Lung Cancer Susceptibility In Asian Women Linked To Gene Variation

When there is an abnormal cell growth in the lungs, it leads to lung cancer. Lung cancer is often caused due to smoking, but is not restricted to it alone. Usually there are no signs or symptoms to identify lung cancer, but coughing, shortness of breath and wheezing may appear in advanced stages of cancer. Treatment includes radiation, chemotherapy and surgery.

Causes

Lung cancer is identified as one of the deadliest type of cancer which occurs in both men as well as women. It is more common in older people than those under 45 years of age. A leading cause of this cancer is cigarette smoking. Second hand smoke (breathing of other’s cigarette smoke) too increases risk of lung cancer. Other causes include;

  • Exposure to substances associated with cancer such as beryllium, uranium, vinyl chloride, coal products, asbestos, gasoline and diesel exhaust.
  • High arsenic levels in drinking water
  • Air pollution
  • Radon gas

New Studies

New studies carried out by international scientists identify 3 genetic regions which make non- smoking Asian women predisposed to Lung cancer. The findings of this research further indicate that risk of non-smoking Asian women to lung cancer is associated with unique genetic characteristics that separate them from lung cancers in smokers.

lung cancer

The 7th leading cause of cancer related death of never-smokers in the entire globe is attributed to lung cancer.  Majority of lung cancers diagnosed in women in Eastern Asia are never-smokers. Although varied factors such as second hand smoke, exhaust smoke from cooking also amount to lung cancer amongst Asian women, they form a very small proportion of disease. In order to gain better understanding regarding lung cancer in Asian women who have never smoked, National Cancer Institute researchers, in collaboration with researchers from several other countries created the Female Lung Cancer Consortium in Asia to conduct a large Genome-Wide Association Studies (GWAS) in never-smoker ladies. It compares the DNA markers across the genome of people with the disease to those of without the disease. This is the largest GWAS study regarding lung cancer carried in the entire world said the senior investigator and leader of the study, Qing Lan, M.D., Ph.D.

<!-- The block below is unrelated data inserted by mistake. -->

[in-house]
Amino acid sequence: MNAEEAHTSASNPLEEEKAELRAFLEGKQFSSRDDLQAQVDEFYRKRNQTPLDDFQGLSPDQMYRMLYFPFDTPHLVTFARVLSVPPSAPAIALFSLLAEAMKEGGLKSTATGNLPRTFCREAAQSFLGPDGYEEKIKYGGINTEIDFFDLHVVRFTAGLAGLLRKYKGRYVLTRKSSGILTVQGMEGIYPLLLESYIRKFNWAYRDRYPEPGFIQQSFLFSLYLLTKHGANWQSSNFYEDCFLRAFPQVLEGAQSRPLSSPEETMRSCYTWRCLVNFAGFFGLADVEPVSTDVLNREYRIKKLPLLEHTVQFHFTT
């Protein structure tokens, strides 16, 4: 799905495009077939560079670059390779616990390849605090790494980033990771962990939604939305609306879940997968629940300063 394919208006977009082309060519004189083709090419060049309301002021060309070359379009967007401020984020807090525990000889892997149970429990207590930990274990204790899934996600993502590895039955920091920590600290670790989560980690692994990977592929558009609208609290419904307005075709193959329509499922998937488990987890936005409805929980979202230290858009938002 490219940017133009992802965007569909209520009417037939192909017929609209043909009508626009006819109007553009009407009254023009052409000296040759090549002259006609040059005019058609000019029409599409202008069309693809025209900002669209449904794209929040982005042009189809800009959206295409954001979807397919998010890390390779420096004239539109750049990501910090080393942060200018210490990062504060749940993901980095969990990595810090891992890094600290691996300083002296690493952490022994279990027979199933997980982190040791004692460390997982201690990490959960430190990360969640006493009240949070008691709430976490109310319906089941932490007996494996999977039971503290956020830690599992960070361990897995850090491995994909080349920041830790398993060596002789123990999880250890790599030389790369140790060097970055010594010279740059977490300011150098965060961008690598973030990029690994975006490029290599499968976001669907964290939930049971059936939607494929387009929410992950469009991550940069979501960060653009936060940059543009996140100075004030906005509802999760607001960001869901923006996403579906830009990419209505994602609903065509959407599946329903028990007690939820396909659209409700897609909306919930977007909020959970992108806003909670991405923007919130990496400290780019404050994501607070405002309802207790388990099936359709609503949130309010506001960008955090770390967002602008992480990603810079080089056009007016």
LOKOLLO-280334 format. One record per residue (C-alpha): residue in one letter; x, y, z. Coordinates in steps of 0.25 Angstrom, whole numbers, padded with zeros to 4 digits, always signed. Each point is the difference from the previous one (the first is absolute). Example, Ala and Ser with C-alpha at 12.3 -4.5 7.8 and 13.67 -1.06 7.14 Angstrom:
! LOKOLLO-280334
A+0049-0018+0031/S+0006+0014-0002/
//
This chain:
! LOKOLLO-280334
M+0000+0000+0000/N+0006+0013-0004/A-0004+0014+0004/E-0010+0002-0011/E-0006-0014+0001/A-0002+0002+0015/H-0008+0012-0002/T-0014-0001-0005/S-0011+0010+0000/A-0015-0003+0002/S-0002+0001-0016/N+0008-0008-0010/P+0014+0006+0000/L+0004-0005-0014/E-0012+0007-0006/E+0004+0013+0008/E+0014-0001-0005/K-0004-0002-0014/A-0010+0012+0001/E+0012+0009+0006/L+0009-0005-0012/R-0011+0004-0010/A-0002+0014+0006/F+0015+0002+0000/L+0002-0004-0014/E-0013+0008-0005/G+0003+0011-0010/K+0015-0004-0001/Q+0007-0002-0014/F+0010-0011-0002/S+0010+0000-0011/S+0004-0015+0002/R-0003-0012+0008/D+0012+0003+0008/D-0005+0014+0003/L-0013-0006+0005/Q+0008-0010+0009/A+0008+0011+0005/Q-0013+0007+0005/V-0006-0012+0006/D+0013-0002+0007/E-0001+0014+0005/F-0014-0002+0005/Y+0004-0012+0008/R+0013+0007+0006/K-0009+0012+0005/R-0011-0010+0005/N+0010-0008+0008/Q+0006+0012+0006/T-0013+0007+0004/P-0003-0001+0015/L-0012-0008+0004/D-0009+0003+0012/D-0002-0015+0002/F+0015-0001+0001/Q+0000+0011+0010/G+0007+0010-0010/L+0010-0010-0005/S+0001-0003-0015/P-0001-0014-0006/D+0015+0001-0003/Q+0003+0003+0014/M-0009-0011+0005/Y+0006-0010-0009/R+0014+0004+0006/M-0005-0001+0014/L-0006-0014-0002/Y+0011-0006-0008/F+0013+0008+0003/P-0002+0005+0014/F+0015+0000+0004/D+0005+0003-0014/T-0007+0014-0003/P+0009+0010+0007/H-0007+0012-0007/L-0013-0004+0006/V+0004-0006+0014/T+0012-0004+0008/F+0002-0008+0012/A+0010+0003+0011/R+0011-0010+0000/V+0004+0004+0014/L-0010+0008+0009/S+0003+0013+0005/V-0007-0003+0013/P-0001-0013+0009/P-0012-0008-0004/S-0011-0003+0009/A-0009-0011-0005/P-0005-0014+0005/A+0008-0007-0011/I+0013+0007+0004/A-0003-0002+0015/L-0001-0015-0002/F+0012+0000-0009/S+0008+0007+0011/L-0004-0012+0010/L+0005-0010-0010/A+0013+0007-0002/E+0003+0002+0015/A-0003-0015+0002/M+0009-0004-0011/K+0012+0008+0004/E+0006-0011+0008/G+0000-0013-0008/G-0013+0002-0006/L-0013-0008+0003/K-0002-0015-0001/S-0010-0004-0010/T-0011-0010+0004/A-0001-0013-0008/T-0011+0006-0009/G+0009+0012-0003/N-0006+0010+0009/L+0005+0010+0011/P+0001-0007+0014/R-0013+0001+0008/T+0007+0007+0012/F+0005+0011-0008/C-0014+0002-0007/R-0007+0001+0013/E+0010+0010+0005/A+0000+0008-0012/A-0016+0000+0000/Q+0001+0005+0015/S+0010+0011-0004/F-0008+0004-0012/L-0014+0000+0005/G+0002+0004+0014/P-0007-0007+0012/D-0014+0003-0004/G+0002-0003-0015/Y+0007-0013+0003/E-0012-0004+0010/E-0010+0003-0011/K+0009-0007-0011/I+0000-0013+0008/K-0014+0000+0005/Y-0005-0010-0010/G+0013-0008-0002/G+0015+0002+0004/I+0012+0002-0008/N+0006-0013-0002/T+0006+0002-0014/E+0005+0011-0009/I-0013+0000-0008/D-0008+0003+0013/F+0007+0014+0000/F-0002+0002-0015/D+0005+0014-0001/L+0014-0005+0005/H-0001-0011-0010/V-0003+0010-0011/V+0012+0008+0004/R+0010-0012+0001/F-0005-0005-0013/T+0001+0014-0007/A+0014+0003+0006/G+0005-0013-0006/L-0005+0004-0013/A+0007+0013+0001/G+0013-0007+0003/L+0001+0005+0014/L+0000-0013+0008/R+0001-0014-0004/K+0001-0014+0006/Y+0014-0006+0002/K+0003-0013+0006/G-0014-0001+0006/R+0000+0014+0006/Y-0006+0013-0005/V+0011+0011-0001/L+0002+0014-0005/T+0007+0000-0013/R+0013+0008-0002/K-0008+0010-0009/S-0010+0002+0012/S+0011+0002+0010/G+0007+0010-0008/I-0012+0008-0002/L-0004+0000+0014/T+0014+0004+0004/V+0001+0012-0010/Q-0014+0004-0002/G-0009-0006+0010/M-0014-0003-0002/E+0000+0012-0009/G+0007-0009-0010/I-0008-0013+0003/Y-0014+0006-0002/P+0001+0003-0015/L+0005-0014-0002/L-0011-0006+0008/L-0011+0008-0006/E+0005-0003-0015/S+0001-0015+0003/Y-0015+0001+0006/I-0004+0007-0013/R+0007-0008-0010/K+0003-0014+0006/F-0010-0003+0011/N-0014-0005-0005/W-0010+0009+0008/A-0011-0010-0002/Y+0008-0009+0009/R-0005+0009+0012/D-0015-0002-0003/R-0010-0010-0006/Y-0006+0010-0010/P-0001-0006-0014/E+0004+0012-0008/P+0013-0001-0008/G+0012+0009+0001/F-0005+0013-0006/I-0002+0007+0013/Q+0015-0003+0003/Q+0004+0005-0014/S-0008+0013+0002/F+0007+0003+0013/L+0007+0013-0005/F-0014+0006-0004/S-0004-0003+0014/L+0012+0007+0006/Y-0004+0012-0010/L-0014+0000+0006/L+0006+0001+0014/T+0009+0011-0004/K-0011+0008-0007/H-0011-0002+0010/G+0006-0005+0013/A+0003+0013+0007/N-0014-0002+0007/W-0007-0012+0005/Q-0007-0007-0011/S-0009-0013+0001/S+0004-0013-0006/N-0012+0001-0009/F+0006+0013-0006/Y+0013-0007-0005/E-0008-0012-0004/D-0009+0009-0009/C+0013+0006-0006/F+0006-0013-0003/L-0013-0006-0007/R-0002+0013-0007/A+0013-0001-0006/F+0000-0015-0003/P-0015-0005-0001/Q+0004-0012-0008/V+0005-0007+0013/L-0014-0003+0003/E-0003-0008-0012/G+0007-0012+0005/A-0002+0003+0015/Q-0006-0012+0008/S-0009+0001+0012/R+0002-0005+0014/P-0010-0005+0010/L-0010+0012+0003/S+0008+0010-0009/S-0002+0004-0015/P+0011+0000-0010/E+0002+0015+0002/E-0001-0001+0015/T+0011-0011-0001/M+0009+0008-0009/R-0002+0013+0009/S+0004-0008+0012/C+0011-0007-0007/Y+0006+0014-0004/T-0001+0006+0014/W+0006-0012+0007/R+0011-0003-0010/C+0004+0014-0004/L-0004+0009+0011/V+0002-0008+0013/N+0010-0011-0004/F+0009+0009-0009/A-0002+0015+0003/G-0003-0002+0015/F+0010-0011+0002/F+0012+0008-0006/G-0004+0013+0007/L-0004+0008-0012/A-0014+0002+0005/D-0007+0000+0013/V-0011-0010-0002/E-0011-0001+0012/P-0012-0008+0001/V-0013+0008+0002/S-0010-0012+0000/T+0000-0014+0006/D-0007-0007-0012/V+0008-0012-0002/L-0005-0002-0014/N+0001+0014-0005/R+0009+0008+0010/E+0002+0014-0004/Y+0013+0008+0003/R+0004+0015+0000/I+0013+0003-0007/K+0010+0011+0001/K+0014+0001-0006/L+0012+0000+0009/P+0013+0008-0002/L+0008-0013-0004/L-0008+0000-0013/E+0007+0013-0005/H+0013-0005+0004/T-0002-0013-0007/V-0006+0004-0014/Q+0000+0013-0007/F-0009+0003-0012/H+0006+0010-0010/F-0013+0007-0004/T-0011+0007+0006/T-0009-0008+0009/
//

The findings of the consortium were reported in Nature and Genetics, online on November 2012. The GWAS combined data from 14 studies which included data of approximately 14,000 Asian women, out of which 6,600 had lung cancer whereas 7,500 did not suffer from lung cancer. The study also took into account environmental factors such as exposure to secondhand smoke.

The conglomerate was able to find that in the genome variations at 3 locations, 2 on the chromosome 6 and 1 on the chromosome 10, were the cause of lung cancer in Asian women who never smoked. Out of these discoveries, chromosome 10 discovery was very important as it had never been found in any other GWAS of lung cancer in any race of women.

According to Nathaniel Rothman. M.D, senior investigator at NCI’s Division of Cancer Epidemiology and Genetics, the study has given strong evidence that inherited genetic variation play an important role in increasing lung cancer risk. These variants may also cause increased risk of lung cancer that is associated with environmental factors.

One important discovery made in this study is that there was no association with chromosome 15 variation that has been associated with lung cancer in smoking population. This thus establishes the fact that since there is no association, the chromosome 15 variation is smoking related. Another discovery made was that those Asian women with the newly identified genetic variant are more susceptible to environmental tobacco smoke effects, although more research is required in this sphere.

This study has been an important one in identifying susceptibility of Asian women and how gene variation can cause this susceptibility. It is another step in future that will help to fight the deadliest of cancer effectively.

Michelle Tyler is a freelance healthcare writer with more than 10 years experience in the healthcare communications field. A Certified Medical Assistant, she works with the Local Media group to research and report on the latest medical breakthroughs.

Photo source: http://www.flickr.com/photos/hey__paul/8402163459/

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